Thu, Oct 06, 2016 - Page 13 News List

Movie Review: After Spring, the Tamaki Family… 海的彼端

Through a family reunion, a trip back to Taiwan and extensive interviews, this heart-warming documentary explores the history and identity struggles of the Tamaki family, the largest Taiwanese clan on Japan’s Ishigaki Island

By Han Cheung  /  Staff reporter

Tamaki Shingo carries his grandmother, Tamaki Tamayo, on his back.

Photos courtesy of Fisfisa Media

After Spring, the Tamaki Family... unexpectedly opens with a heavy metal concert in Tokyo. You first wonder what it has to do with such a seemingly gentle movie, until the bass player yells between songs, “My name is Shingo, I’m from Ishigaki and I’m half Taiwanese!”

Shingo is the grandson of Tamaki Tamayo, who emigrated to Ishigaki, a tiny Okinawan island closer to Taiwan than mainland Japan, in the 1940s and became the matriarch of the largest Taiwanese immigrant family on the island.

The film’s subject matter is somewhat of a counterpoint to last year’s Wansei Back Home (灣生回家), which told the story of Taiwan-born or raised Japanese nationals who were forced to leave what they saw as their home after World War II. While the wanseis never forgot about Taiwan, the Tamakis, besides Tamayo, knew almost nothing of their ancestral land.

Tamayo’s husband originally traveled to Ishigaki with many other Taiwanese pineapple farmers during Japanese colonial rule. He was sent back to Taiwan as the US launched its offensive on Okinawa, but after being persecuted by the Nationalists due to the 228 Incident, he fled with Tamayo to Ishigaki and settled there permanently despite the later decline of the pineapple industry.

Due to racial discrimination, the Tamaki family’s descendants eschewed their Taiwanese identity and have mostly become fully Japanized, as in one scene a son of Tamayo discusses how he tried hard to be more Japanese than a Japanese. Even so, due to the family’s illegal arrival and the subsequent 30 years of US occupation, it took decades for them to obtain Japanese citizenship, upon which they officially changed their surname from Wang (王) to Tamaki.

Film Note

After Spring, the Tamaki Family… 海的彼端

DIRECTED BY:Huang Yin-yu (黃胤毓)

Language: Japanese and Taiwanese with Chinese and English subtitles



The story focuses on the many members of the Tamaki family as they return to Ishigaki from around Japan to celebrate Tamayo’s 88th birthday, where they decide to bring her back to Taiwan for one last visit.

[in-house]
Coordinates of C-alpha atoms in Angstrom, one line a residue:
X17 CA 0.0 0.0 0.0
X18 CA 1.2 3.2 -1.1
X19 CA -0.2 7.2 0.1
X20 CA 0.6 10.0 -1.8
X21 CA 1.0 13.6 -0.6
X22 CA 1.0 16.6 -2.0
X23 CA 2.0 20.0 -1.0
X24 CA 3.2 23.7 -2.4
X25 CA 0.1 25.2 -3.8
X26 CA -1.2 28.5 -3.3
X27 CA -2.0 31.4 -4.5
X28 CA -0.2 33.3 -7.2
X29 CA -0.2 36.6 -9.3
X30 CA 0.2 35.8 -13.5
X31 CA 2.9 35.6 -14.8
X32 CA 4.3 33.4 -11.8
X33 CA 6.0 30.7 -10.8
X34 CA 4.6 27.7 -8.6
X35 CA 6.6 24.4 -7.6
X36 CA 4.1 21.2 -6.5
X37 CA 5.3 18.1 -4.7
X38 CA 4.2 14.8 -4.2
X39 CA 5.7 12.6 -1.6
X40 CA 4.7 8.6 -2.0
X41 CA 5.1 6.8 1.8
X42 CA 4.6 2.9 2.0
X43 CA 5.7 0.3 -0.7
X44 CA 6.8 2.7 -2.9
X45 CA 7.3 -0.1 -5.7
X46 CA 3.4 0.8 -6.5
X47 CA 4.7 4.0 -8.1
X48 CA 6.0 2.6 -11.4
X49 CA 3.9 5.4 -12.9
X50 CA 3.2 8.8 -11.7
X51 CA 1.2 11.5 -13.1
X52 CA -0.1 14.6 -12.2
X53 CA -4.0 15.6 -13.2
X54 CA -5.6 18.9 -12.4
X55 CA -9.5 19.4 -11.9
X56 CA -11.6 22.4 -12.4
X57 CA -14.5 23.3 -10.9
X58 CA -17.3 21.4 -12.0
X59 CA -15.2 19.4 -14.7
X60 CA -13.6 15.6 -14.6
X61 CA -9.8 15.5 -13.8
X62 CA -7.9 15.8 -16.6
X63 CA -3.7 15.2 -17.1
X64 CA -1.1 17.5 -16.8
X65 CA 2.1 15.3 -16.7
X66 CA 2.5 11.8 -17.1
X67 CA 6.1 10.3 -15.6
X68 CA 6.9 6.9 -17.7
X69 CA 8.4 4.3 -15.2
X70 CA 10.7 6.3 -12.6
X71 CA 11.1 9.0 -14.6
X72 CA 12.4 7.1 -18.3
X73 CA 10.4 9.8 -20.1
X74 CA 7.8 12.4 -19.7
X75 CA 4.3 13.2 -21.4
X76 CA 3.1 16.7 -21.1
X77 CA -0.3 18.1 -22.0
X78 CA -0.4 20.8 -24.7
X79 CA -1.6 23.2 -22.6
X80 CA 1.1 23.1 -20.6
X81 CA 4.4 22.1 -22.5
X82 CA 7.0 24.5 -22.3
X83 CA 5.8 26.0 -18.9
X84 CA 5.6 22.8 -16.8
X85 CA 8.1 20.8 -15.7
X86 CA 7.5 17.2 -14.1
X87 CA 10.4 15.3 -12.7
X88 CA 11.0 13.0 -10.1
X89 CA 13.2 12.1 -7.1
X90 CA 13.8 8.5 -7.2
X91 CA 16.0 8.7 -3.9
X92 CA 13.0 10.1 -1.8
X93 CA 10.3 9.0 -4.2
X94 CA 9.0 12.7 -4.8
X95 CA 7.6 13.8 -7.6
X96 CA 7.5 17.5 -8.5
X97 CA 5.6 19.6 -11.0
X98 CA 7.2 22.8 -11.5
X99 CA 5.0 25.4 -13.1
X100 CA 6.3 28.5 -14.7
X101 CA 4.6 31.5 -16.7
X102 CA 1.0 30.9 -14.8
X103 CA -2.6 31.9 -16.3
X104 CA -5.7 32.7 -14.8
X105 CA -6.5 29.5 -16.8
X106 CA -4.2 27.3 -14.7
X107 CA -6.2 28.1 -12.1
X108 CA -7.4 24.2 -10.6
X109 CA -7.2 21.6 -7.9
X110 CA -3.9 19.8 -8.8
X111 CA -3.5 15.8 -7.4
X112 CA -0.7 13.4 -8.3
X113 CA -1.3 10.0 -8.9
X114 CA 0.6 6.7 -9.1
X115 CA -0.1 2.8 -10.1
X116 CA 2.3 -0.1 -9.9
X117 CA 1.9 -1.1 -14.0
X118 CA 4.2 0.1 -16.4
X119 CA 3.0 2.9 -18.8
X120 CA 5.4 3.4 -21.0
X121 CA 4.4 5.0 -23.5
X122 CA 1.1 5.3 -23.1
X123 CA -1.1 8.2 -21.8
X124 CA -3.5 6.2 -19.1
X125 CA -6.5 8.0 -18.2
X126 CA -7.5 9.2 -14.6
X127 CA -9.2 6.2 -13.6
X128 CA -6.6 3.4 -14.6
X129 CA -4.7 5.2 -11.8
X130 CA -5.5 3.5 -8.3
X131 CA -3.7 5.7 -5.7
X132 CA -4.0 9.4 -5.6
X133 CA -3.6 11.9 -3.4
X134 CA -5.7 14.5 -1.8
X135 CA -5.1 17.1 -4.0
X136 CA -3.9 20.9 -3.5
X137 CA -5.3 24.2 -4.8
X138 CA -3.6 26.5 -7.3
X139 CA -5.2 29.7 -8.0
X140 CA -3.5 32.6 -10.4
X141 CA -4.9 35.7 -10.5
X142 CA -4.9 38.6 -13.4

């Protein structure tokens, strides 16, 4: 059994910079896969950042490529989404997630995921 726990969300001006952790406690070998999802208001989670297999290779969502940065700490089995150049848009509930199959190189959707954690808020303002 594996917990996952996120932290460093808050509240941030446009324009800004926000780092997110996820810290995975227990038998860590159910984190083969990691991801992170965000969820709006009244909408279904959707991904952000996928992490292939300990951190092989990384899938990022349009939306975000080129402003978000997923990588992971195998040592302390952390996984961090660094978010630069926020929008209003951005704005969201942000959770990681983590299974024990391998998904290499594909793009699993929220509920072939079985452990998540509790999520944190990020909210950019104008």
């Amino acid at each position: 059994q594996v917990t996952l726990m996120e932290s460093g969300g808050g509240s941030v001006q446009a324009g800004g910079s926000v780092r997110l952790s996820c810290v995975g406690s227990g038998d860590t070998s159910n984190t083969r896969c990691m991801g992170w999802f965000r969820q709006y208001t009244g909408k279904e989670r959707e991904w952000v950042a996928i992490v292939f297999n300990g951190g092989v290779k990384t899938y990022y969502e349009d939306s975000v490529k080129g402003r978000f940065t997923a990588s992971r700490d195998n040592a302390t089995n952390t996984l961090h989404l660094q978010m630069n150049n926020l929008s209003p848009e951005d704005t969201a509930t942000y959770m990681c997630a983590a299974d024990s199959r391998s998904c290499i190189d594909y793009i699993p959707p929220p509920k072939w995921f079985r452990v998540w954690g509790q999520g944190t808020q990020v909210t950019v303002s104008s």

It’s one of those films that benefits from a strong central character: Tamayo is strong-willed, sarcastic and pretty hilarious, delivering many chuckle or laughter-inducing one liners throughout the film. But the main narrator of the film is Shingo, who explains the complex history of Taiwanese immigration to Ishigaki and travels for the first time to Taiwan in the second half of the film, where he feels all kinds of emotions and experiences a closeness to his ancestral land.

In addition to the main storyline, the film makes use of extensive interviews with the various family members to explore how they have dealt with their identity. It also includes scenes that show the last traces of keeping their heritage such as learning how to make Tamayo’s signature zongzi (粽子, glutinous rice wrapped in bamboo leaves) during Dragon Boat Festival.

Director Huang Yin-yu (黃胤毓), who resides in Japan, knew about the subject matter but didn’t become interested in making the film until reading the 2012 book Taiwanese in Yaeyama Islands, which includes Ishigaki, by Matsuda Yoshitaka — which Shingo also reads to learn about his family. While the Tamaki family has the most members and Tamayo is a great character, having a compelling storyline in a documentary still takes a bit of luck — it just happened that they were about to have their reunion and visit Taiwan.

There are a few scenes that drag on for a bit, such as when the family members were making preparations for Tamayo’s birthday, and other moments where they chatter on about trivial subjects that don’t seem to have much to do with the story. But overall the film is well-paced and the plotline is clear. At times, it feels like the characters are talking for too long during the interviews, or even that the director featured too many people at the expense of featuring more of Tamayo. In the end, however, it does help to give a better sense of who they are and how each member has struggled in their own way.

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